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Atmospheric Chemistry and Physics An interactive open-access journal of the European Geosciences Union
© Author(s) 2017. This work is distributed under
the Creative Commons Attribution 3.0 License.
Research article
01 Mar 2017
Review status
This discussion paper is a preprint. It is a manuscript under review for the journal Atmospheric Chemistry and Physics (ACP).
Multi-species inversion and IAGOS airborne data for a better constraint of continental scale fluxes
Fabio Boschetti1, Valerie Thouret2, Greet Janssens Maenhout3, Kai Uwe Totsche4, Julia Marshall1, and Christoph Gerbig1 1Max Plank Institute for Biogeochemistry, Jena, 07745, Germany
2Laboratoire d'Aerologie, CNRS and Universite' Paul Sabatier, Toulouse, 31400, France
3European Commission Joint Research Centre, Institute for Environment and Sustainability, Ispra, 21027, Italy
4Friedrich Schiller University, Jena, 07743, Germany
Abstract. Airborne measurements of CO2, CO, and CH4 proposed in the context of IAGOS (In-service Aircraft for a Global Observing System) will provide profiles from take-off and landing of airliners in the vicinity of major metropolitan areas useful for constraining sources and sinks. A proposed improvement of the top-down method to constrain sources and sinks is the use of a multispecies inversion. Different species such as CO2 and CO have partially overlapping emission patterns for given fuel-combustion related sectors, and thus share part of the uncertainties, both related to the a priori knowledge of emissions, and to model-data mismatch error. We use a regional modeling framework consisting of the Lagrangian particle dispersion model STILT (Stochastic Time-Inverted Lagrangian Transport), combined with high resolution (10 km × 10 km) EDGARv4.3 (Emission Database for Global Atmospheric Research) emission inventory, differentiated by emission sector and fuel type for CO2, CO, and CH4, and combined with the VPRM (Vegetation Photosynthesis and Respiration Model) for biospheric fluxes of CO2. Applying the modeling framework to synthetic IAGOS profile observations, we evaluate the benefits of using correlations between different species’ uncertainties on the performance of the atmospheric inversion. The available IAGOS CO observations are used to validate the modeling framework. Prior uncertainty values are conservatively assumed to be 20 %, for CO2 and 50 % for CO and CH4, while those for, GEE (Gross Ecosystem Exchange) and respiration are derived from existing literature. Uncertainty reduction for different species is evaluated on a domain encircling 50 % of the profile observations’ surface influence over Europe. We found that our modeling framework reproduces the CO observations with an average correlation of 0.56, but simulates lower mixing ratios by a factor 2.8, reflecting a low bias in the emission inventory. Mean uncertainty reduction achieved for CO2 fossil fuel emissions is roughly 37 %; for photosynthesis and respiration flux it is 41 % and 45 %, respectively. For CO and CH4 the uncertainty reduction is roughly 63 % and 67 %, respectively. Considering correlation between different species, posterior uncertainty can be reduced by up to 23 %; such reduction depends on the assumed error structure of the prior and on the considered timeframe. The study suggests a significant uncertainty constraint on regional emissions using multi-species inversions of IAGOS in situ observations.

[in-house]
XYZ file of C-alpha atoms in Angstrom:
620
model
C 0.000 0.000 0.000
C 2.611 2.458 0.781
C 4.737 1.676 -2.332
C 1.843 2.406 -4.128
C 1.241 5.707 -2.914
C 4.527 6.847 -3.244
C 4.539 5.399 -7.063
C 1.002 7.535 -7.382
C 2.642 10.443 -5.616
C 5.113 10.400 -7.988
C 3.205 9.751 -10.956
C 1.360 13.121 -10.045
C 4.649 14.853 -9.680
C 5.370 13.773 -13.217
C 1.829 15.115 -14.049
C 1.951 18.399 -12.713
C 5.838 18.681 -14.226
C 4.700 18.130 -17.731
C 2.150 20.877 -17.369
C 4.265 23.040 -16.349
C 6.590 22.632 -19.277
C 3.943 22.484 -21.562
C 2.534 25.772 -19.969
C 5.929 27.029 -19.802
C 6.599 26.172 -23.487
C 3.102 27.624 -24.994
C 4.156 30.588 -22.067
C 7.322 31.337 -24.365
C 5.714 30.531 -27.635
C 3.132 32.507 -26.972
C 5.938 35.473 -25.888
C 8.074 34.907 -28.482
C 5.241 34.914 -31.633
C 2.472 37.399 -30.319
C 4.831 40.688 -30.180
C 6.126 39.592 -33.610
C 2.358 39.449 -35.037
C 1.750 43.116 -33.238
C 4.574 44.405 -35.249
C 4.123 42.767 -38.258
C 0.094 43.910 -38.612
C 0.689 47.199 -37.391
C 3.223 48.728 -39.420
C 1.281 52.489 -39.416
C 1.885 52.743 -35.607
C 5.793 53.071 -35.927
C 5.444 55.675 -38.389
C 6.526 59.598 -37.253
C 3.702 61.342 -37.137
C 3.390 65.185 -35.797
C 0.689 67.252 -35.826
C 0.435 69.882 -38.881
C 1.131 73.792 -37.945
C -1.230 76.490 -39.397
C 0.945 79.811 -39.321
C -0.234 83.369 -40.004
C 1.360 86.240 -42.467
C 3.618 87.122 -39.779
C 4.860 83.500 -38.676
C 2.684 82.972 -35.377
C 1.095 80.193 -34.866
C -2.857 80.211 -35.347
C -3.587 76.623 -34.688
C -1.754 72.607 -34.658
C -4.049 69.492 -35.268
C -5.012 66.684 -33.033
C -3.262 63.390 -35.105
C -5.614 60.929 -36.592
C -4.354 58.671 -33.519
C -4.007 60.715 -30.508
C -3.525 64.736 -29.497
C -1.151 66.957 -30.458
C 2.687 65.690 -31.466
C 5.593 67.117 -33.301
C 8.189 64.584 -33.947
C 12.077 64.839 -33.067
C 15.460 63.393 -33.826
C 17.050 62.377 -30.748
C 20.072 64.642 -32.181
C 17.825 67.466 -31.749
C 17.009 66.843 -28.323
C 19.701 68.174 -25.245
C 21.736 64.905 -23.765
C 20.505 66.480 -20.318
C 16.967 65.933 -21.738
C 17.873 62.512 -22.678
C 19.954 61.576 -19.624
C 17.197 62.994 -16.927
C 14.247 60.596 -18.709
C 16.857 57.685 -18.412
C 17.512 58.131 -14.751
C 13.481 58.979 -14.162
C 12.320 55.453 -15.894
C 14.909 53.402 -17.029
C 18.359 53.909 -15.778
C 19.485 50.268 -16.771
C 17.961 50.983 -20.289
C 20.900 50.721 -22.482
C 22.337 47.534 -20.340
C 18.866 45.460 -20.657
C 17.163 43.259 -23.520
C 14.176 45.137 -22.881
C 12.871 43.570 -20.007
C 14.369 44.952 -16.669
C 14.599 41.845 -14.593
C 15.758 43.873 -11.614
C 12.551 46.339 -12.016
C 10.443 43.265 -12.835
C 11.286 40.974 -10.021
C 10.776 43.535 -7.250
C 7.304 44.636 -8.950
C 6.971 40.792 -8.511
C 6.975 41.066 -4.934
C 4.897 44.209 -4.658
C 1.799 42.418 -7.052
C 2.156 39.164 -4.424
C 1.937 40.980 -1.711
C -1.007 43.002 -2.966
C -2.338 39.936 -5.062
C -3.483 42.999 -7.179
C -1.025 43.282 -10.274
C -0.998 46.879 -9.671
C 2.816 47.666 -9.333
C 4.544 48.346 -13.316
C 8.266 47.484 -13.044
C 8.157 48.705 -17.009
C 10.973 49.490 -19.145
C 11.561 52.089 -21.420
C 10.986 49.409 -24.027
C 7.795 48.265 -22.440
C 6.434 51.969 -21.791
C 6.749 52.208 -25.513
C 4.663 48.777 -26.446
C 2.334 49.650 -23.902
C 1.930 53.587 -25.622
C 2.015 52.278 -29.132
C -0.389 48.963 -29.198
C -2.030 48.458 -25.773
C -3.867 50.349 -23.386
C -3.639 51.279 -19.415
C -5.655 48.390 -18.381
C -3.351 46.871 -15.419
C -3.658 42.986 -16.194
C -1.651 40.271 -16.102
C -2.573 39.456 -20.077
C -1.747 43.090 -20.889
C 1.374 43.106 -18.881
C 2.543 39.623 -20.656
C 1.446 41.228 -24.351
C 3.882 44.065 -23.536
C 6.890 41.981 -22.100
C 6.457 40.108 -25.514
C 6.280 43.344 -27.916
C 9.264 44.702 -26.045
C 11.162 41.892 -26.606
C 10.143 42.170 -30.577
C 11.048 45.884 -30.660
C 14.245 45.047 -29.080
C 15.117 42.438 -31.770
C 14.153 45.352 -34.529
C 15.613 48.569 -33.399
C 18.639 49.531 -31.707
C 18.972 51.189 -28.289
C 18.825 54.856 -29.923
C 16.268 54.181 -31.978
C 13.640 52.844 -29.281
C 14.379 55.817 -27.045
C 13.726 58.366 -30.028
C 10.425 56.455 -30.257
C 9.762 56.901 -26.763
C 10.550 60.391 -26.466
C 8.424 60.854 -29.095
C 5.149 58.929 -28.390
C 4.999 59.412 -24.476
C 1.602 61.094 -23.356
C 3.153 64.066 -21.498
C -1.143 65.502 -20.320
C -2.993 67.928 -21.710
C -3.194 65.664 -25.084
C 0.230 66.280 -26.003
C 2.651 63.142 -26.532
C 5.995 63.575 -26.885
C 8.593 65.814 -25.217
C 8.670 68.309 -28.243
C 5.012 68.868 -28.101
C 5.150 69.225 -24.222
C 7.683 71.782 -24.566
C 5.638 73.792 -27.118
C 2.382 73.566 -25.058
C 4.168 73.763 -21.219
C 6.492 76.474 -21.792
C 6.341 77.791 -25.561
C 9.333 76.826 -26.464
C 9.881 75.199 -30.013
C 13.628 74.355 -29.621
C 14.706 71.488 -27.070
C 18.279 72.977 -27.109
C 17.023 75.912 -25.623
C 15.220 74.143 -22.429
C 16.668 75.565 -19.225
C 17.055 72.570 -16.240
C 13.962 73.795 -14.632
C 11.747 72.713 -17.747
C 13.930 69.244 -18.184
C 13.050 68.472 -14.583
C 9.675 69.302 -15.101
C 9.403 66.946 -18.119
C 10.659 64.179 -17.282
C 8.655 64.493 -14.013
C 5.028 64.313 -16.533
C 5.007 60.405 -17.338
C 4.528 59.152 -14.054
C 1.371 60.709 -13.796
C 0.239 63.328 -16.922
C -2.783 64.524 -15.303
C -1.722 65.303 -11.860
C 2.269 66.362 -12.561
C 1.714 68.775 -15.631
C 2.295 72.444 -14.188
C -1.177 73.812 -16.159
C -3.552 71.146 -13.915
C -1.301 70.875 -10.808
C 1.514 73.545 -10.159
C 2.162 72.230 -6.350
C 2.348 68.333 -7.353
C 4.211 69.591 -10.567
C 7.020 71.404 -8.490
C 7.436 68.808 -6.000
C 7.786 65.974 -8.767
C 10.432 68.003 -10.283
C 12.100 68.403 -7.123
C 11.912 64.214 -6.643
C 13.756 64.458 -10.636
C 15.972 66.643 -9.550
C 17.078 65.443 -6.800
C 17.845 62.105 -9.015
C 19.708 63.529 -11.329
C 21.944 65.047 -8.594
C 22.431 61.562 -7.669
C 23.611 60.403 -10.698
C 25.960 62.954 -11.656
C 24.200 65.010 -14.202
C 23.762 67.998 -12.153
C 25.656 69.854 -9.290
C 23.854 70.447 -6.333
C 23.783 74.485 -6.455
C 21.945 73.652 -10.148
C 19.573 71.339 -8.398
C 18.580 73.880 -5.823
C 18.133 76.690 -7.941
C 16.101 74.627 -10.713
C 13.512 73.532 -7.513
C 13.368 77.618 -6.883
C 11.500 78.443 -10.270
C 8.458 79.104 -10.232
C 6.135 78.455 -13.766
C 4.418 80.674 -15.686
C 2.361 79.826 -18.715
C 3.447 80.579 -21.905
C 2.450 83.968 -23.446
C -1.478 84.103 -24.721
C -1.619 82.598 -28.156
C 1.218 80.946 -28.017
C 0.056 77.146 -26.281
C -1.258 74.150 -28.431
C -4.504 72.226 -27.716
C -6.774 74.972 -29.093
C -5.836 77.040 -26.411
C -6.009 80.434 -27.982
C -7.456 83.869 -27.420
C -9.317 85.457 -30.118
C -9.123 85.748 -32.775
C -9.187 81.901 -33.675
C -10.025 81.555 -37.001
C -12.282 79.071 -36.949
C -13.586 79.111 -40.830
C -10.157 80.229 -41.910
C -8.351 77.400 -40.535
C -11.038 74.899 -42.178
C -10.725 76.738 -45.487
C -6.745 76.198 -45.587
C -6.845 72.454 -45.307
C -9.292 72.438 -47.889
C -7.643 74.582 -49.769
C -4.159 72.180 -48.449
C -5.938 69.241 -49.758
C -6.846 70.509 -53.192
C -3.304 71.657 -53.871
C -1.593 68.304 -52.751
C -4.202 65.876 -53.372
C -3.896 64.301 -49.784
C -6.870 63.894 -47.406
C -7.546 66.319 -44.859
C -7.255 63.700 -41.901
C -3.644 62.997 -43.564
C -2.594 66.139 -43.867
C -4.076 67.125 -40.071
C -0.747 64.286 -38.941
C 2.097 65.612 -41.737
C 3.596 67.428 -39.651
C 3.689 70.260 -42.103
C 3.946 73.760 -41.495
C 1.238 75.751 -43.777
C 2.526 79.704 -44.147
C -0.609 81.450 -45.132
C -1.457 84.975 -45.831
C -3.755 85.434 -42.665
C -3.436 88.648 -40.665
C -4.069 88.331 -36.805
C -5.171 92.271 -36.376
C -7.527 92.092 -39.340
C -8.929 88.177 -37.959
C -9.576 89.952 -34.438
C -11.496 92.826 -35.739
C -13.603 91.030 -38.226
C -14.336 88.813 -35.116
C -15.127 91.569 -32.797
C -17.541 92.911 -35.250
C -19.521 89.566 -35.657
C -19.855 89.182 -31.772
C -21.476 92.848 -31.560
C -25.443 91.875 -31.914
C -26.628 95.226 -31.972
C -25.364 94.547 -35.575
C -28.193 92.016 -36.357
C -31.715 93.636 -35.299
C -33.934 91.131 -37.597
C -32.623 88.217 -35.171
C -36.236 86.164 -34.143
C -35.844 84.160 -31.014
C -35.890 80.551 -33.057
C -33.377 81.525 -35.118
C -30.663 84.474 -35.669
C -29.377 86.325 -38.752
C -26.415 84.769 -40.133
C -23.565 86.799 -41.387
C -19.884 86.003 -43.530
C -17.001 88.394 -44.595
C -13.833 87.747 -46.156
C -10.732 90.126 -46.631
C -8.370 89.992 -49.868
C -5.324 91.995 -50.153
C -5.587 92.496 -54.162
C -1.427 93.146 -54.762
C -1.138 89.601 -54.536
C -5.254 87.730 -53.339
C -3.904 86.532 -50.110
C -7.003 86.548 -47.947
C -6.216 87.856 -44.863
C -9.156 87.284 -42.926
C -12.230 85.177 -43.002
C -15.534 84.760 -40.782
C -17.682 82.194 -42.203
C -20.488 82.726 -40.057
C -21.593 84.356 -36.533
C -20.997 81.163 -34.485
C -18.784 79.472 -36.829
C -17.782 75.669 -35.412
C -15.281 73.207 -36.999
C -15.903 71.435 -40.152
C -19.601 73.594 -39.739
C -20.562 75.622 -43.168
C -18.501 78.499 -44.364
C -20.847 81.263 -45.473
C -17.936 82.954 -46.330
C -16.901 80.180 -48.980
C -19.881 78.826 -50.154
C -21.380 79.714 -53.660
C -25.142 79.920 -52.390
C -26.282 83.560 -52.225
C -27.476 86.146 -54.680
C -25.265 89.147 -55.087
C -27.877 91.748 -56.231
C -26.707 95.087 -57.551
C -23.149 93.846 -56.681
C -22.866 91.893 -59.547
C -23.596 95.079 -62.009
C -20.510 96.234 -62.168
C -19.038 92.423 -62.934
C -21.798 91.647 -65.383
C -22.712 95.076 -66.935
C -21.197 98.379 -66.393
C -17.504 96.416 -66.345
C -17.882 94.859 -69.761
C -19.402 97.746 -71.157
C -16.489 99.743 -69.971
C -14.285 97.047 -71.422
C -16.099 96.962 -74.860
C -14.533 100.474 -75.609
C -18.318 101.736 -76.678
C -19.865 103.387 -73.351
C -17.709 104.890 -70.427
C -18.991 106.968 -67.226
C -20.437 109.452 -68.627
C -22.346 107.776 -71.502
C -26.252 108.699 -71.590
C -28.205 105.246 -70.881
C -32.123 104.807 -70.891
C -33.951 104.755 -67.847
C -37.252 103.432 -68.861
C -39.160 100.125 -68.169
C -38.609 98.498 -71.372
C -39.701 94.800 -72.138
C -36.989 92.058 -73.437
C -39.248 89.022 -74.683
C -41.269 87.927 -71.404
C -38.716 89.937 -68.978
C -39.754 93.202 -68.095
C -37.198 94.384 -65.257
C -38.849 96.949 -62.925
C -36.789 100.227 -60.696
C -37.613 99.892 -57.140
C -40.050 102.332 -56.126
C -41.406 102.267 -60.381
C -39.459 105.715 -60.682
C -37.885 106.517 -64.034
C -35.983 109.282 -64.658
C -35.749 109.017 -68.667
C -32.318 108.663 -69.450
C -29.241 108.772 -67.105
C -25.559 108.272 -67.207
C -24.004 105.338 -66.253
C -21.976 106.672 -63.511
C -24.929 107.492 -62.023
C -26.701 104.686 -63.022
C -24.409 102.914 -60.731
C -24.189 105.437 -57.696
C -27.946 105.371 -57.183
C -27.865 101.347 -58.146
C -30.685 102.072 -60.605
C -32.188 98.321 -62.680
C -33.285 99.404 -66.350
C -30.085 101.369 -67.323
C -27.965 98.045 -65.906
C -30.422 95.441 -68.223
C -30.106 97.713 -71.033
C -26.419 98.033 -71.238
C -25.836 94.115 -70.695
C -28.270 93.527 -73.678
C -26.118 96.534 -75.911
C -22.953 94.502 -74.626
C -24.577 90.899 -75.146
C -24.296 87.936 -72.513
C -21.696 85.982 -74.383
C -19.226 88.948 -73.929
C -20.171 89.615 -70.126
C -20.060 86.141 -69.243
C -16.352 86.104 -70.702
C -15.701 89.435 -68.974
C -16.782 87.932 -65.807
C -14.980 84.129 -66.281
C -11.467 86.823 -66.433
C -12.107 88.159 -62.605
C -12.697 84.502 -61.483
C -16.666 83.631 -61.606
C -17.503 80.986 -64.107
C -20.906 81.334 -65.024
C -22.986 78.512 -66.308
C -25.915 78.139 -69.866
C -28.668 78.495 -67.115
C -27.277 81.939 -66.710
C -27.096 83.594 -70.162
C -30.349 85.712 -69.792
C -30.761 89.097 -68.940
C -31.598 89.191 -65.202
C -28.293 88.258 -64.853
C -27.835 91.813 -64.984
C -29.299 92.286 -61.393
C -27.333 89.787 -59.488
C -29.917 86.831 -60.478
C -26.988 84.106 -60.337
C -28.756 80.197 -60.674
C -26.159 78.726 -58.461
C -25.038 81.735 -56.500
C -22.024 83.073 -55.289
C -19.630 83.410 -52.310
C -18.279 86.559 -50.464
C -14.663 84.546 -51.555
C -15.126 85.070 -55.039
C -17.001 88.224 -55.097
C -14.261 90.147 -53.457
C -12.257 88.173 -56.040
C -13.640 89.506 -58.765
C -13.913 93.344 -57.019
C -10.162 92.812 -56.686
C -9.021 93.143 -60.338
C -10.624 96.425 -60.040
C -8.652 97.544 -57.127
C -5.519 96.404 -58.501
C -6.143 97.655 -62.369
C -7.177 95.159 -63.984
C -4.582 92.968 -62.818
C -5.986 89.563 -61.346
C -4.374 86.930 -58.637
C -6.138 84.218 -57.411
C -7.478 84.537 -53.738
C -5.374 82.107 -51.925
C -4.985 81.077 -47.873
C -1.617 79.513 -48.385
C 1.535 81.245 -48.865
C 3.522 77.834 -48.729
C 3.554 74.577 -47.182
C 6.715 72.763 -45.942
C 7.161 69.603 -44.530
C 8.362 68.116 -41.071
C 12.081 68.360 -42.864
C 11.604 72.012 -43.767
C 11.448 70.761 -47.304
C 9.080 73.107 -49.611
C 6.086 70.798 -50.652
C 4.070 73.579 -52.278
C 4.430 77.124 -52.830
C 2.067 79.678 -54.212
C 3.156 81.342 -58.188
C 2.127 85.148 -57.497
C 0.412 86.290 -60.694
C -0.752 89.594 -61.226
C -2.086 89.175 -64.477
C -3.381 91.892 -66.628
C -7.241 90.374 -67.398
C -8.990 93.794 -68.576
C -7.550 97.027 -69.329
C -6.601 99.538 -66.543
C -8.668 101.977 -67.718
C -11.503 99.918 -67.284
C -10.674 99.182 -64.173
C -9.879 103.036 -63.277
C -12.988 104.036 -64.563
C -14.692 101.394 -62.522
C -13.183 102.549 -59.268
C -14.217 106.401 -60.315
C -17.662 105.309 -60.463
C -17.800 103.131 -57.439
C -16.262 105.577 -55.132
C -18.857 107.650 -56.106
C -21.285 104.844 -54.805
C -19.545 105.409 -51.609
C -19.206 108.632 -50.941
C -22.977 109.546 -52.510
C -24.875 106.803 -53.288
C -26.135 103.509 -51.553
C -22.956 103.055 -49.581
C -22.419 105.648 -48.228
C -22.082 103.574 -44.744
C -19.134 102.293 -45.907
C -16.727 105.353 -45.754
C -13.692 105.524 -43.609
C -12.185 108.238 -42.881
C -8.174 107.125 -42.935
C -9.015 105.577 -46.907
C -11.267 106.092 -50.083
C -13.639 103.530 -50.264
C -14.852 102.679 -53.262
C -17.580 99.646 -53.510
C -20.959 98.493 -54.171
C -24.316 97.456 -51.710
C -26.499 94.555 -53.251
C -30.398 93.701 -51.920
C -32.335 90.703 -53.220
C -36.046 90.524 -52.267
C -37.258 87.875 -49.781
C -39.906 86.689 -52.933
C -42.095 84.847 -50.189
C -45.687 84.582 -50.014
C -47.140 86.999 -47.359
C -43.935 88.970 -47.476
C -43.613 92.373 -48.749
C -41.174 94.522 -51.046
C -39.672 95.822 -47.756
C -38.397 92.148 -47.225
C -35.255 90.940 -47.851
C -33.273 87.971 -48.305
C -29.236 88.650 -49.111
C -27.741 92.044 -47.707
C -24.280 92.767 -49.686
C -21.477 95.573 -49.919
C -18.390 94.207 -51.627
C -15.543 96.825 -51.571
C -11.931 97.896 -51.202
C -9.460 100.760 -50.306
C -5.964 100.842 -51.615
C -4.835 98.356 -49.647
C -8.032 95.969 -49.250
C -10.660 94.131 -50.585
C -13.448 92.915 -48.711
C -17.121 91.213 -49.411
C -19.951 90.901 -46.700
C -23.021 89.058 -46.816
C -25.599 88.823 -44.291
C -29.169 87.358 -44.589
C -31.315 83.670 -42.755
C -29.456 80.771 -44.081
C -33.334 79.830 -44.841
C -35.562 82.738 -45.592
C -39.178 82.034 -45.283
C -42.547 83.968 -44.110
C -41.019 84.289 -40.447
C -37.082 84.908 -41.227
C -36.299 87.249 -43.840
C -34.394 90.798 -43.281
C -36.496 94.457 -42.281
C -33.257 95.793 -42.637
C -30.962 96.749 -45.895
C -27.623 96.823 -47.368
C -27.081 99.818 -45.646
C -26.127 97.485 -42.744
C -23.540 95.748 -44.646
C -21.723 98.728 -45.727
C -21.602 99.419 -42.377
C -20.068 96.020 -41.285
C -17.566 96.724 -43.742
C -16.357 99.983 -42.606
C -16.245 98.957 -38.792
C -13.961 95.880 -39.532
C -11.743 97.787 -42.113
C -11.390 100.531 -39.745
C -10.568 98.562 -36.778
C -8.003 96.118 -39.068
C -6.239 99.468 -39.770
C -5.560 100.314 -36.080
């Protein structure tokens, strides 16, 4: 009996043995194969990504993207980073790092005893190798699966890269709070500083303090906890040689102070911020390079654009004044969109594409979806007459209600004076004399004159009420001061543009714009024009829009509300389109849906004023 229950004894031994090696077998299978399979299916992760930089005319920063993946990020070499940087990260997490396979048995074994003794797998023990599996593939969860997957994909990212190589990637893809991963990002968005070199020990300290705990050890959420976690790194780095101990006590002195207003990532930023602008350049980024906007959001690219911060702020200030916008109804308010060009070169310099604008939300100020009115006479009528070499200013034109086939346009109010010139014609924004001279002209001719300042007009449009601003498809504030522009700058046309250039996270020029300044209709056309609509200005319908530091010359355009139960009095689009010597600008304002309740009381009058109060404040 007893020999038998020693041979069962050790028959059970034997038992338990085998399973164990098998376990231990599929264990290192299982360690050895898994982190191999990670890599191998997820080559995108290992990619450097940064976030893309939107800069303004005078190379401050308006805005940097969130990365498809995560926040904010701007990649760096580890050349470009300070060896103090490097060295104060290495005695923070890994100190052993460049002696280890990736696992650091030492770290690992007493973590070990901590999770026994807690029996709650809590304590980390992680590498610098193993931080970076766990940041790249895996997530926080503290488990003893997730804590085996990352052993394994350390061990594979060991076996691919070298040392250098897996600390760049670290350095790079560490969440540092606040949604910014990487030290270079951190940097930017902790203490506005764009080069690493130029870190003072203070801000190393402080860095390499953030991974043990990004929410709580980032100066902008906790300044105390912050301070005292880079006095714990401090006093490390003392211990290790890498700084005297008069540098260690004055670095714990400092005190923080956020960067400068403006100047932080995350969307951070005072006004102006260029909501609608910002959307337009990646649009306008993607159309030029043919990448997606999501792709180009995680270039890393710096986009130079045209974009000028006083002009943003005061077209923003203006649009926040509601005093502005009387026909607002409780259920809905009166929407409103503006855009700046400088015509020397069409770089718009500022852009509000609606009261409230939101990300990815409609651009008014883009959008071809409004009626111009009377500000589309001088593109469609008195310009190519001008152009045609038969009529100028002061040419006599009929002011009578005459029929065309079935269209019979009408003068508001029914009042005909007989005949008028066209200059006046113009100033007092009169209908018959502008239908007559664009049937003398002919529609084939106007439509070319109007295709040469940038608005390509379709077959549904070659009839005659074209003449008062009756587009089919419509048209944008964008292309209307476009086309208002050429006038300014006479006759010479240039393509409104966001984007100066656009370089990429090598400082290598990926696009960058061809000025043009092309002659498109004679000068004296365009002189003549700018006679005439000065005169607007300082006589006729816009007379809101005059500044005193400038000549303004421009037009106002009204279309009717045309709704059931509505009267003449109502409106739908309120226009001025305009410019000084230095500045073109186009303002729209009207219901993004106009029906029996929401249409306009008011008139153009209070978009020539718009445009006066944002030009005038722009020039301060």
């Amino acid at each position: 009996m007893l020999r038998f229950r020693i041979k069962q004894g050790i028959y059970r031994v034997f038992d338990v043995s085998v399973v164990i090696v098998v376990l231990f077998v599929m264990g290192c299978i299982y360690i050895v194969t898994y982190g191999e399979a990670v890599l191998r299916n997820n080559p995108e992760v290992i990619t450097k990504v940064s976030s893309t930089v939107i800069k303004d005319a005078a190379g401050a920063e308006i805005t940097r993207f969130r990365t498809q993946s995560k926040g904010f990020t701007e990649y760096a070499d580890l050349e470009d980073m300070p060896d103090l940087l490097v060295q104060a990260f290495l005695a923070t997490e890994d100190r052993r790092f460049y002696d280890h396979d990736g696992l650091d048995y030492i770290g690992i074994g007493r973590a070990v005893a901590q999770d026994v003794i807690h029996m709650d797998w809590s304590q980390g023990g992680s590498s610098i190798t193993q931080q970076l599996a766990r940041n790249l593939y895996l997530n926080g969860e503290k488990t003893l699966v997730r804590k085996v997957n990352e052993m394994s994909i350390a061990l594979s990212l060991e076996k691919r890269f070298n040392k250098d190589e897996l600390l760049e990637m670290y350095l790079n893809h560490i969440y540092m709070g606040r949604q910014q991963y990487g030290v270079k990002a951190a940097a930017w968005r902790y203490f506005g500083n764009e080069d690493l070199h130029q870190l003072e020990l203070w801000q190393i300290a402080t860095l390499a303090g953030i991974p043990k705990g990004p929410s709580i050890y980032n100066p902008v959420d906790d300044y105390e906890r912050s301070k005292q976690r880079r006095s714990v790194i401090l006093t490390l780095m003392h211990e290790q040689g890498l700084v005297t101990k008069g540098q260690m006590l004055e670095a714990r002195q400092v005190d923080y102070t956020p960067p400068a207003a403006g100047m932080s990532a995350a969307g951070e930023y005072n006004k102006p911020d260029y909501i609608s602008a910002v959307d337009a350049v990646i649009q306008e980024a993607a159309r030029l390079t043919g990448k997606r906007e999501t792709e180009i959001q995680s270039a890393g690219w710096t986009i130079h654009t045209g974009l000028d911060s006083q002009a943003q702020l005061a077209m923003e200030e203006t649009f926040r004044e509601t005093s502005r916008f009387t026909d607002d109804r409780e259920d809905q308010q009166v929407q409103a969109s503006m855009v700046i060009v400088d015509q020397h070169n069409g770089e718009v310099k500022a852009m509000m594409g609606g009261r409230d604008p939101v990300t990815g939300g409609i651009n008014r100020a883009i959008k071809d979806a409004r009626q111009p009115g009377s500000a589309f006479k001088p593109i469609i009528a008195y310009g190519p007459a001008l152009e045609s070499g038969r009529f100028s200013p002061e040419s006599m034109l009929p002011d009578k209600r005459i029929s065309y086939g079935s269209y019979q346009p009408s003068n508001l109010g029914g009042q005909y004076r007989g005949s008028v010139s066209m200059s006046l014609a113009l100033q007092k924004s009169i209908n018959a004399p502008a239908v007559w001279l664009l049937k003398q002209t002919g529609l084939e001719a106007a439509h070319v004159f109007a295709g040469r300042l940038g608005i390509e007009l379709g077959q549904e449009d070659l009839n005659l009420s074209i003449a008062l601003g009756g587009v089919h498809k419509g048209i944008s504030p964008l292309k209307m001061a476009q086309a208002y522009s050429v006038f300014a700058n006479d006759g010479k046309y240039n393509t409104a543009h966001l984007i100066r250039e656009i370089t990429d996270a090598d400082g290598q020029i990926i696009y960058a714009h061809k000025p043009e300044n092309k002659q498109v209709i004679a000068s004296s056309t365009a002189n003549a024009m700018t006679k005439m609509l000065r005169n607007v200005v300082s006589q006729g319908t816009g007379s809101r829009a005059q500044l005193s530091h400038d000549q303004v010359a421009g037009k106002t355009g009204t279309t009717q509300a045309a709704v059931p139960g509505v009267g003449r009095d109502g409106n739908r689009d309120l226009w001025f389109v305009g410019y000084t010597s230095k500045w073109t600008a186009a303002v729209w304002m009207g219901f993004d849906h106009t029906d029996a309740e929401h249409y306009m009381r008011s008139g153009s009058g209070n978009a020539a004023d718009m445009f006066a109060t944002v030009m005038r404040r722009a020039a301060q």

Citation: Boschetti, F., Thouret, V., Maenhout, G. J., Totsche, K. U., Marshall, J., and Gerbig, C.: Multi-species inversion and IAGOS airborne data for a better constraint of continental scale fluxes, Atmos. Chem. Phys. Discuss.,, in review, 2017.
Fabio Boschetti et al.
Fabio Boschetti et al.
Fabio Boschetti et al.


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